Yesterday, in my excitement about a possible cage match between Justin Bieber and Harry Potter, I shared some wildly inaccurate information on Twitter.
Daniel Radcliffe, who plays Harry Potter in the movies, said that he initially thought that Bryan Adams 2.0, Justin Bieber, was a woman. In the bottom of the article I saw he said, “I think she’s kind of amazing, she’s really got a voice. She can really sing.”
I thought that was a funny thing to say about Justin Bieber so I tweeted it. Only that quote wasn’t about Bieber, it was about Lady Gaga. Radcliffe thought Bieber was a girl, but he was actually talking about someone else when he made those other comments. (I would argue that Lady Gaga is a good performer/entertainer, but I don’t think she’s particularly known for the power or awe of her voice.)
It wasn’t a big deal, a few folks on Twitter corrected me, but in doing that stupid tweet I did what lots of Christian often do. I shared something online without checking it on snopes.com or google first.
Snopes is a site dedicated to dispelling rumors that float around the Internet. Like fake kidnappings or scams that involve someone giving you a free iPad for testing their product. If I had a dollar for every time a Christian friend sent me a faith-flavored Internet rumor without taking 3.2 seconds to google the accuracy of it first, I could claim like TI that “I’m recession proof, I don’t run to money, money run to me, in this economy I’m considered an anomaly.”
I thought about trying to convince us all to google and snopes stuff before we send crazy Christian internet rumors out via email, but I don’t think this blog is that powerful. I know my limits. But what we can do today is discuss the best ways to quickly identify a Christian urban legend email:
Although technically, those three letters mean the email has been “forwarded” to you from someone else, I want to redefine that. All too often if you see Fwd, what it really means is the email is going to be “Fake, Weird, Dumb.” Beware the arrival of an email that has “Fwd” in the subject line.
2. Crazy subject line.
If you see the word, “Horrible” or the phrases, “If you’re a Christian, you must read this,” or “Fourth horseman spotted outside Cleveland,” go ahead and delete that email immediately.
3. The phrase, “I never send these out.”
Yes you do. Stop saying that. This is the telltale sign of a serial urban legend fan. They always try to tell you that they never send these types of emails out but this one, this one is too serious to ignore. It’s the equivalent of the date you go on where a guy or girl says, “I’m not crazy, seriously, it’s not like I’m crazy.” Yes you are, that is what crazy people always say.
I think it’s awesome that we can use email to share prayer requests. I think it’s less awesome that we use it to spread urban legends about prayer. I got one recently about the National Day of Prayer being cancelled. It was so full of inaccuracies that it made my teeth hurt. The text was wrong, the photo in it was misleading, the information was shady. It was essentially the email equivalent of the officiating in the World Cup. Bottom line, if you get an exclamation laden !!!! prayer email be very careful.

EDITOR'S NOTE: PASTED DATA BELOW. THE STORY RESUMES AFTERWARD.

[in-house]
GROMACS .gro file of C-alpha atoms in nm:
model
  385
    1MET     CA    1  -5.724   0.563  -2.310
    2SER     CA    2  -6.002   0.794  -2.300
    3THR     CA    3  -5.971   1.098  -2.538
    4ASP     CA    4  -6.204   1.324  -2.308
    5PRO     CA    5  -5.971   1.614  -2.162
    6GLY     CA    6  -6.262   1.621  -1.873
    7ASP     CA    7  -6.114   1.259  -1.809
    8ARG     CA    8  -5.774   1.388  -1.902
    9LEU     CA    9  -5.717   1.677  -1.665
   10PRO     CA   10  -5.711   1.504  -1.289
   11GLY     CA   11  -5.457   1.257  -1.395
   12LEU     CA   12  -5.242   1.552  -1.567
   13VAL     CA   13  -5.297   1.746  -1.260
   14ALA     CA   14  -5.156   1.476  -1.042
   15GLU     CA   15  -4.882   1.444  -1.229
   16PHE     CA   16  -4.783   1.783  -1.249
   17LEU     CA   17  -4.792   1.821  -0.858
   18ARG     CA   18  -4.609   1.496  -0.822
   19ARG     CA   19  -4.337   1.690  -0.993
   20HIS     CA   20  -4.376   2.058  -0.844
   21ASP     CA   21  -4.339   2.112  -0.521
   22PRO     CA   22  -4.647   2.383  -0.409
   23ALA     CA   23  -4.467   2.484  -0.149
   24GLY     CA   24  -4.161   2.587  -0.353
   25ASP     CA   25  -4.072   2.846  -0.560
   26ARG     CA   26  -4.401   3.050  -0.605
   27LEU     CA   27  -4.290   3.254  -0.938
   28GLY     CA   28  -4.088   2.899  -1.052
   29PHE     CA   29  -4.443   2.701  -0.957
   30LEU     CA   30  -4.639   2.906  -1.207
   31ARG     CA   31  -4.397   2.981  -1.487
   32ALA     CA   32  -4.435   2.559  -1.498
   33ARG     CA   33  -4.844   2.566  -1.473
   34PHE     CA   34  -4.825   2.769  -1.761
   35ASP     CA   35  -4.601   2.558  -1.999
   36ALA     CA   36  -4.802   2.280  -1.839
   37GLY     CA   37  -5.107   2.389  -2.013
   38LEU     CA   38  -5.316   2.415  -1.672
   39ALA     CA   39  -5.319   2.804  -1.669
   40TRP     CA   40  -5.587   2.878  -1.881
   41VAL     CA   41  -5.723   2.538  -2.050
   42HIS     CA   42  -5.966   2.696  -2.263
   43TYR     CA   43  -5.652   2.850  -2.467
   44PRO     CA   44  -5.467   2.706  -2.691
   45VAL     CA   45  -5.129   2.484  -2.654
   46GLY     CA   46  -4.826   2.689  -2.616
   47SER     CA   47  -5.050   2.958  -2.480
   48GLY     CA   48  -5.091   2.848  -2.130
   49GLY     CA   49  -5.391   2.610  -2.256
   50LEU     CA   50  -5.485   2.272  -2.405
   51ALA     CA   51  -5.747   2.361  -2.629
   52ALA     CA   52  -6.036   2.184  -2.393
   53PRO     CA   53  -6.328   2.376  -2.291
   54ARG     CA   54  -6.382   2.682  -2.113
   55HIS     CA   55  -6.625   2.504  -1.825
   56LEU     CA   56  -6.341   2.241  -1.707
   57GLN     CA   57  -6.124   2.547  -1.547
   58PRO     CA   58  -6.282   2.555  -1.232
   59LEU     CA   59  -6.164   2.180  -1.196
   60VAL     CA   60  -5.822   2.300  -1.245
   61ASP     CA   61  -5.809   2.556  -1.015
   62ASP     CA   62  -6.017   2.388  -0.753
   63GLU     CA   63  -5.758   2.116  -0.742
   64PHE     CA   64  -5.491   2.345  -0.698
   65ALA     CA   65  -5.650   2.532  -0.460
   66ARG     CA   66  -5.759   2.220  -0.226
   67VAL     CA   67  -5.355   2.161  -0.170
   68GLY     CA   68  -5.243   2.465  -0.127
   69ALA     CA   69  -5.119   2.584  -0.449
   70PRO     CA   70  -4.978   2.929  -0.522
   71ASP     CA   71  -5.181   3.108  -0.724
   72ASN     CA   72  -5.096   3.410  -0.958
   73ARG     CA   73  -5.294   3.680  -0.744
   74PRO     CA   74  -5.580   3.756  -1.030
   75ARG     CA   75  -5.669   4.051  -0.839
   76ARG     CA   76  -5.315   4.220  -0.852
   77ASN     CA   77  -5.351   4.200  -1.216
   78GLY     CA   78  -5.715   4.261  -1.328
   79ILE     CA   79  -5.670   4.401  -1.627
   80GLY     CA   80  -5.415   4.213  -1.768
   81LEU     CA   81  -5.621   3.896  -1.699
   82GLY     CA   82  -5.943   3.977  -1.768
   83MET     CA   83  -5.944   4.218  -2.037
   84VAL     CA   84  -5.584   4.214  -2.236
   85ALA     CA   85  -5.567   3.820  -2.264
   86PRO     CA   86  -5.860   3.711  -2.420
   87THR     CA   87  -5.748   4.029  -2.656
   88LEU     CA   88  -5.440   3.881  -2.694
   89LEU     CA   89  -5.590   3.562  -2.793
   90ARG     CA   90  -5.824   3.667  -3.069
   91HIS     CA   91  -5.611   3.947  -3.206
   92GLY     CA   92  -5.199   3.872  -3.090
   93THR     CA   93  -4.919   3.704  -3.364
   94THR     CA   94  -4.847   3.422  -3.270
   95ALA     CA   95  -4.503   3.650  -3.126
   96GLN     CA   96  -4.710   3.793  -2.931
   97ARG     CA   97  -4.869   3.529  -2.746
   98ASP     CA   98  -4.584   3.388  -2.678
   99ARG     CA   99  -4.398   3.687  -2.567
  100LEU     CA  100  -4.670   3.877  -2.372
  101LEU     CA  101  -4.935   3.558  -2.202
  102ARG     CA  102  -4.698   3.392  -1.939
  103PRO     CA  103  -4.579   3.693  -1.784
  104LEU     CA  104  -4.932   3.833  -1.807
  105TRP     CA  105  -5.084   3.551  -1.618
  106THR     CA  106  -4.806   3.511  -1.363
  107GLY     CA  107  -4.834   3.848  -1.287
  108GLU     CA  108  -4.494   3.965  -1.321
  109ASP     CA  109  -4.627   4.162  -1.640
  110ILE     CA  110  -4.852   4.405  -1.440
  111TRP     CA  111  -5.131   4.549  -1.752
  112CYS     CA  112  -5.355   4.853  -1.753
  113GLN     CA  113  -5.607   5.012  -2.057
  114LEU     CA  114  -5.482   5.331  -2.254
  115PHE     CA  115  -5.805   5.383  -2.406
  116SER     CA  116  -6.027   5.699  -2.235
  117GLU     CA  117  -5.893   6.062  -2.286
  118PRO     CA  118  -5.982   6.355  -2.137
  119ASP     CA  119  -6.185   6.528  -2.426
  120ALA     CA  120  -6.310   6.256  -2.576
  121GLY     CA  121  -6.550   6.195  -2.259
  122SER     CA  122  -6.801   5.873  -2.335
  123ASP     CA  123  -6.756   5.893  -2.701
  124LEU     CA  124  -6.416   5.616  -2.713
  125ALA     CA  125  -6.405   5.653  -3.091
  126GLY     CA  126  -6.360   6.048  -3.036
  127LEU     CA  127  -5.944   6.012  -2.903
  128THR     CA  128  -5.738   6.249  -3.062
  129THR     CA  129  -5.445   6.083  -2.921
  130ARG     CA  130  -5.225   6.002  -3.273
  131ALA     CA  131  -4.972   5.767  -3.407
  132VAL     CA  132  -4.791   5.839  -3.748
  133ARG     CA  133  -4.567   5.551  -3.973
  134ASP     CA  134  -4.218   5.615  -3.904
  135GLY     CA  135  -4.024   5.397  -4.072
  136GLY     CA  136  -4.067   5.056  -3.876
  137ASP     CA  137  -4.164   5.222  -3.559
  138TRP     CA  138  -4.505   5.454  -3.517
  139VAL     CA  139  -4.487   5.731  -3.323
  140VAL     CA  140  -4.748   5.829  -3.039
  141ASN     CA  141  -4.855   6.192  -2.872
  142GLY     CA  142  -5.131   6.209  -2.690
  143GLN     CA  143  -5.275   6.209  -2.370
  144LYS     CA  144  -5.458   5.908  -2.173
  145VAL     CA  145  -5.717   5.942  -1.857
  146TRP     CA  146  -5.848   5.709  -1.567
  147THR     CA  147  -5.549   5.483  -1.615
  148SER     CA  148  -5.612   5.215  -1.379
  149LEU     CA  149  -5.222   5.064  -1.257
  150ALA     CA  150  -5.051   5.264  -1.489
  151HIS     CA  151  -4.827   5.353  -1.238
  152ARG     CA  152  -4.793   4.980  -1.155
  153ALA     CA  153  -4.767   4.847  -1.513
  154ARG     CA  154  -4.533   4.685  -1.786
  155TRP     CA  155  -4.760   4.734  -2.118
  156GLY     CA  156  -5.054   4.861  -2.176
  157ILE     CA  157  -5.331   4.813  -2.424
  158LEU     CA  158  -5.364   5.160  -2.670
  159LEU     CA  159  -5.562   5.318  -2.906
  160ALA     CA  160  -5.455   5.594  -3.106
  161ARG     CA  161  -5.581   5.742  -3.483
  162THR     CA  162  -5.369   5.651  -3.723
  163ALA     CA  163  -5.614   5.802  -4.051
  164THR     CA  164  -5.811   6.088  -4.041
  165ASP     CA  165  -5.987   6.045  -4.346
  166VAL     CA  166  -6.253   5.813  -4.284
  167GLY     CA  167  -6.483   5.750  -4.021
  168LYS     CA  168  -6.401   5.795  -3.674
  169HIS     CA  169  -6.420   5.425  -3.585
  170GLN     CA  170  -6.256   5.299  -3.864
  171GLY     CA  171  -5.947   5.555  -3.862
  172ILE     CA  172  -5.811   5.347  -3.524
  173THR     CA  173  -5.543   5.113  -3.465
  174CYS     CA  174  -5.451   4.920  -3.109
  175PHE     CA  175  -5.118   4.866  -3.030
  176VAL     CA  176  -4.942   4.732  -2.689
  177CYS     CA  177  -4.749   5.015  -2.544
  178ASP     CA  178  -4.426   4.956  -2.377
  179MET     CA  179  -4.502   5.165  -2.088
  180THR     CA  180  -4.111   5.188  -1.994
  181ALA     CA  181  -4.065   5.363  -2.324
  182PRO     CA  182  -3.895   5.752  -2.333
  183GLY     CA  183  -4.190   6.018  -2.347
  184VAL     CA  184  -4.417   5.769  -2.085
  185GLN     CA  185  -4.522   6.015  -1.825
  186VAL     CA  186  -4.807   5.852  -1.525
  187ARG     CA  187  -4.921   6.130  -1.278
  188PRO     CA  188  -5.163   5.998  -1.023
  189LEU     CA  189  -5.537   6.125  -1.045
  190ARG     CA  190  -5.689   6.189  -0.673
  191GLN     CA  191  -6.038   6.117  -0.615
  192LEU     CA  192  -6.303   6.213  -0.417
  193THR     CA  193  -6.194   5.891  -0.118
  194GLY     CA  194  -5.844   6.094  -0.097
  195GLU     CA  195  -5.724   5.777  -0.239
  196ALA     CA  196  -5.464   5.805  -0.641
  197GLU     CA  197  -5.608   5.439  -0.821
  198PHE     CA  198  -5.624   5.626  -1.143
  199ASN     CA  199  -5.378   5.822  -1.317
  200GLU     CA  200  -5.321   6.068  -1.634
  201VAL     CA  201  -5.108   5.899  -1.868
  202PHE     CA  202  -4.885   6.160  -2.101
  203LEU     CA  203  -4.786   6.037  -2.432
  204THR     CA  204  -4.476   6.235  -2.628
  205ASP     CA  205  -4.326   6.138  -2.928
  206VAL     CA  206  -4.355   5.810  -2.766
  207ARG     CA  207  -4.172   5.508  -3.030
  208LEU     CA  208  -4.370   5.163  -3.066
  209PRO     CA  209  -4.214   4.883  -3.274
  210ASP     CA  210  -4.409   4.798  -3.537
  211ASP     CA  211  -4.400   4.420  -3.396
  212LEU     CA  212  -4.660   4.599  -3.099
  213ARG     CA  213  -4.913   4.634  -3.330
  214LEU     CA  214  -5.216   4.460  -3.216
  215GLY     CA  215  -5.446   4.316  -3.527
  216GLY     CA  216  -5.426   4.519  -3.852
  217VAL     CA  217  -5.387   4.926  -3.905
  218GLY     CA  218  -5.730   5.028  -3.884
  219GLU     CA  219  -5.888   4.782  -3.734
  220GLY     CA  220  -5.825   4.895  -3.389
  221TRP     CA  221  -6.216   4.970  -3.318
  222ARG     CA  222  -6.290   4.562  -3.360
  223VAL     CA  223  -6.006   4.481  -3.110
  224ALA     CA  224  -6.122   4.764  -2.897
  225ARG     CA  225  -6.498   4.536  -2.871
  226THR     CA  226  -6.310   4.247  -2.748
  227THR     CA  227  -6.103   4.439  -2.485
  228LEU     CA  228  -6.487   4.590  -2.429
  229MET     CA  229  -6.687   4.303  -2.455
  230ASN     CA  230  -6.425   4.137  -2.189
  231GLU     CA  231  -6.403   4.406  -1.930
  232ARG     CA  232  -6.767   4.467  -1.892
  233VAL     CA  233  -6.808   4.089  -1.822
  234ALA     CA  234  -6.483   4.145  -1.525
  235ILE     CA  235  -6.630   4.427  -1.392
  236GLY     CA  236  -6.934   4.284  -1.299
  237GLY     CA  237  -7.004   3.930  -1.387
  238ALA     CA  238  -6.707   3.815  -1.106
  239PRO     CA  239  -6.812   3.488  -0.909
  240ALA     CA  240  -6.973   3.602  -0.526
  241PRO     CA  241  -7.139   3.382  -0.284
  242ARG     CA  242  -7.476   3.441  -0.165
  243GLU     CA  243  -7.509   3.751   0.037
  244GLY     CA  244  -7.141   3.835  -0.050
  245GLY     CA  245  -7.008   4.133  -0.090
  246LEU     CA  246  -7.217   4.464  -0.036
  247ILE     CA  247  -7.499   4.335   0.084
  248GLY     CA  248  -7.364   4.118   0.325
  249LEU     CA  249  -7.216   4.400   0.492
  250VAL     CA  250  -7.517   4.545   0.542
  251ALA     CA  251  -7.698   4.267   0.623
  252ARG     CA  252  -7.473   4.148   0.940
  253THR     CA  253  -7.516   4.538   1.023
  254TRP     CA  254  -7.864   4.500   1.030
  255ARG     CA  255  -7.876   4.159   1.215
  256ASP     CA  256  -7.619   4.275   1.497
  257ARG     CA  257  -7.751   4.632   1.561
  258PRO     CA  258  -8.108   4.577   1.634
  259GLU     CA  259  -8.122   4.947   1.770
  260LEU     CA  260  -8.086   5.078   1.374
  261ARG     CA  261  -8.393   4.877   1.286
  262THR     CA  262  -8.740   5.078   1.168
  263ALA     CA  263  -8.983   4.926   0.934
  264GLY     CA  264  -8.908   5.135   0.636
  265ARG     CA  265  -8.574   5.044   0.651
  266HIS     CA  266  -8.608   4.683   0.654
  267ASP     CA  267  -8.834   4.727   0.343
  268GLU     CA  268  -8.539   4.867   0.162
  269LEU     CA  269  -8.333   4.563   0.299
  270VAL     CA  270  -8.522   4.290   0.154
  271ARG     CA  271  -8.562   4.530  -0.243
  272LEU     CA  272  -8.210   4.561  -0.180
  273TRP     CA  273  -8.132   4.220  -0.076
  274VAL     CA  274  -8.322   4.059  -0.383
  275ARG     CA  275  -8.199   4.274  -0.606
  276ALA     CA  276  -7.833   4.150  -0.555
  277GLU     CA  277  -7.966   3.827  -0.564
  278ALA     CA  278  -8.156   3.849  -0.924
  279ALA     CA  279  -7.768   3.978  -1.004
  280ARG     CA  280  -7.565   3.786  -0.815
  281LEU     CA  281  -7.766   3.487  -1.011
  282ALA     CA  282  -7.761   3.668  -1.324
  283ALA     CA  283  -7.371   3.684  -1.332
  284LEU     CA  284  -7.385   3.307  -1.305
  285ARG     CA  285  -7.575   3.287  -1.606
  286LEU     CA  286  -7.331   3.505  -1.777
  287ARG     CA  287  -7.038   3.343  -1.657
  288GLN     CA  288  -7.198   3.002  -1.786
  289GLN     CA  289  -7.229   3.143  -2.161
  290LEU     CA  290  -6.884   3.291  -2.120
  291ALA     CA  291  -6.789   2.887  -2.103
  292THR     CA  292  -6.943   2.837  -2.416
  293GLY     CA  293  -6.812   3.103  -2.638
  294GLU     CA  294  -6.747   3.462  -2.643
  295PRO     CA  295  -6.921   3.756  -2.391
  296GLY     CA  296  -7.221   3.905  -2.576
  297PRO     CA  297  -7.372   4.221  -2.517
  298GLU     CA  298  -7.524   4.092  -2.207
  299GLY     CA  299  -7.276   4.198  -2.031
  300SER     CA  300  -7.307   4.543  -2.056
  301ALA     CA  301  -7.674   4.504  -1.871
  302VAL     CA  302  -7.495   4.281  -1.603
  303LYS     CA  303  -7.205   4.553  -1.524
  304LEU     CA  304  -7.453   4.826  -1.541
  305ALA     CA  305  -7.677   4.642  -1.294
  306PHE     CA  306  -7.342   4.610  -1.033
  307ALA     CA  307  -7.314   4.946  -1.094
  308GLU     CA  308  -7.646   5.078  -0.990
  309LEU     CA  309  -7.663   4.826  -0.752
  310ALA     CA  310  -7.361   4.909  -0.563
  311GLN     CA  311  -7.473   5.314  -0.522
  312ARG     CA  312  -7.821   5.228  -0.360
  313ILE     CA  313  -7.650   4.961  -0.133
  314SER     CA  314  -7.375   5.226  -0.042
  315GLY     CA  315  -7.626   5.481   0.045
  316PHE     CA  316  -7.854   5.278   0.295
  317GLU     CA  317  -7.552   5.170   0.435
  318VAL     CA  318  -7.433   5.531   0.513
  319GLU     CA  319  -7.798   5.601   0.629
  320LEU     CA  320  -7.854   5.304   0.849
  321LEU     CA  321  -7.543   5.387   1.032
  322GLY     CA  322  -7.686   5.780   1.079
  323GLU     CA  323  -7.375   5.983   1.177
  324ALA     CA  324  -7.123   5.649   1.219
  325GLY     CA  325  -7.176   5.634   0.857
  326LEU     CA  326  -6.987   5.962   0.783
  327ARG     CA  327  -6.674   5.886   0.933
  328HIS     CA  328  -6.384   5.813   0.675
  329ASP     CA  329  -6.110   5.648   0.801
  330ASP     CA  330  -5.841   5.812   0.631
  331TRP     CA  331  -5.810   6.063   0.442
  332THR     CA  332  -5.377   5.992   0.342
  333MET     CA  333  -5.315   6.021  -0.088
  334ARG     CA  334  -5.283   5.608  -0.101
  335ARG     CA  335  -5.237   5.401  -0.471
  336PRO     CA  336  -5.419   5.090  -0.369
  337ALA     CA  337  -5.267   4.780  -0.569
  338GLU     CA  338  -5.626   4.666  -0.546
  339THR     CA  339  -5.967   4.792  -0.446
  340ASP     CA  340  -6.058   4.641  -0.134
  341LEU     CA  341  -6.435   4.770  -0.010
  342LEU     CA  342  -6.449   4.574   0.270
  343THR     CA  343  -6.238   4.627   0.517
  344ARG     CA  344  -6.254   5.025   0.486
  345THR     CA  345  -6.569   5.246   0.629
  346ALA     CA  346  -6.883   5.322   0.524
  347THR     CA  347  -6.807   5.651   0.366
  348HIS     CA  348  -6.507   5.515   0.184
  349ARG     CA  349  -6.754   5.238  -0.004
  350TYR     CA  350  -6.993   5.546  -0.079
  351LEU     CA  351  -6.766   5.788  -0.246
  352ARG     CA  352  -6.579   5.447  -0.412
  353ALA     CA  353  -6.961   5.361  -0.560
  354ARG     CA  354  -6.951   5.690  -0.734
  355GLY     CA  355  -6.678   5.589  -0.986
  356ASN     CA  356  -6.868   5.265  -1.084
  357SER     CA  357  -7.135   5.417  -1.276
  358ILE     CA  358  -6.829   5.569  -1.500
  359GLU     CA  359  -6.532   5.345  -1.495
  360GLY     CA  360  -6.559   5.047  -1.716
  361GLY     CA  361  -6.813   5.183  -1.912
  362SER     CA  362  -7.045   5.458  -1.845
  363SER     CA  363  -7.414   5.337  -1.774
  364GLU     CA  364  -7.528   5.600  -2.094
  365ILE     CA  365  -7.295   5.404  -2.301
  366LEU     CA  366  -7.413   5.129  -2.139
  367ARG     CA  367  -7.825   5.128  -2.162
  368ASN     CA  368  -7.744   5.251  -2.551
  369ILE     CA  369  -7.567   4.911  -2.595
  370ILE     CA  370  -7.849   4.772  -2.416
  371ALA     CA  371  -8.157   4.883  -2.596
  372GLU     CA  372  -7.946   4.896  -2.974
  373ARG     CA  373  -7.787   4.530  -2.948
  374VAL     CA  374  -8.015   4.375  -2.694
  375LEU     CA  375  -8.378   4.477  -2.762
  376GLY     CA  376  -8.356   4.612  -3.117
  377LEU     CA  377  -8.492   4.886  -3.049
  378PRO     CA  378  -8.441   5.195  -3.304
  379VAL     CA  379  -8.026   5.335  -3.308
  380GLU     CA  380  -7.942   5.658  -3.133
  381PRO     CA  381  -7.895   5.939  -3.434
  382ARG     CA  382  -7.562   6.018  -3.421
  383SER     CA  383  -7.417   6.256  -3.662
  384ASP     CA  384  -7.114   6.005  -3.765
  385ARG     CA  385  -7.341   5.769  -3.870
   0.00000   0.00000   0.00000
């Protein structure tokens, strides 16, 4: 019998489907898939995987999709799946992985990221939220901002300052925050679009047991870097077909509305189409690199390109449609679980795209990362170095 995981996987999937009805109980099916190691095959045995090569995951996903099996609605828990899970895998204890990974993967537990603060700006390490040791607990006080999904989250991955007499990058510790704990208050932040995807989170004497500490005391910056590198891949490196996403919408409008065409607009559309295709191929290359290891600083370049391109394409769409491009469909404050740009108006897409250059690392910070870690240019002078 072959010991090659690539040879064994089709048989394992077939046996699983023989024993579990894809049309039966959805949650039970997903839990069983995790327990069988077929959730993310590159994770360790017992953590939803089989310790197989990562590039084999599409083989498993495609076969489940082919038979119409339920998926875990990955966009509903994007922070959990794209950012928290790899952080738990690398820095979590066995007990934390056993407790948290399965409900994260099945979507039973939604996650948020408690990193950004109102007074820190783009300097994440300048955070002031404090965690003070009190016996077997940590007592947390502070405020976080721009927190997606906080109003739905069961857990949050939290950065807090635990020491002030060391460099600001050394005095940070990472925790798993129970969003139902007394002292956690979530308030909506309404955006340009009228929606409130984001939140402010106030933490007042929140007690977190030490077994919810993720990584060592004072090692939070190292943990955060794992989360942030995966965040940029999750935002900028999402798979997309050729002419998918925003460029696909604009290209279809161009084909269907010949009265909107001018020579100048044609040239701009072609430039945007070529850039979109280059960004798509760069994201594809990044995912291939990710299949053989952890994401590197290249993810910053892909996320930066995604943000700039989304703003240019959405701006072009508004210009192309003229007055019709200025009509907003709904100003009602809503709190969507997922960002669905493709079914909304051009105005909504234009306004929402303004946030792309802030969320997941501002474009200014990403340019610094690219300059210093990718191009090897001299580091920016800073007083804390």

5. Tricky words.
I once got an email that warned about an event that happened “beside the White House.” It was written that way to make you feel like the White House held an official event in the garden right outside the oval office. But the truth is, “beside the White House” actually just means “near the White House.” Do you know what is “beside the White House?” A public road. A public sidewalk where a whole host of people hold meetings and protests and events. Regardless of your politics, it’s deceptive and/or whack to trick people with language like this.
6. The claim is gigantic.
The bigger the claim, the greater the chance is that it’s fake. A few months ago someone sent me an email from “James Dobson” that said all Sunday worship services on the radio or television were about to be removed from the air unless we signed a petition. Chances are, if thousands of gospel programs are going to be instantly removed from both radio and television, the first time you hear of this won’t be in an email from your friend “BillKingBeliever777.” Also, there are scams aimed at Christians that ask for your email address in order to keep prayer in our country. They just want your email. Avoid these like one of the plagues. The frogs for instance.
7. They claim scientists in Siberia drilled a hole to hell.
You laugh, but this is a real urban legend featured on Snopes.com. Someone actually had to dispel this. So let me clear it up once and for all. That I am aware of, no holes to hell have in fact been drilled in Siberia.
I’m sorry that I misspoke about Justin Bieber and Harry Potter yesterday. That was not cool and I send my sincere apologies both to anyone who is currently experiencing “Bieber Fever” and to Potter fans like me who are desperate to go to the new Hogwarts theme park. Hopefully you were not too hurt. And hopefully, before we send out emails with crazy Christian urban legends we’ll check snopes.com or google.
Have you ever heard a Christian urban legend?
Has someone ever sent you one?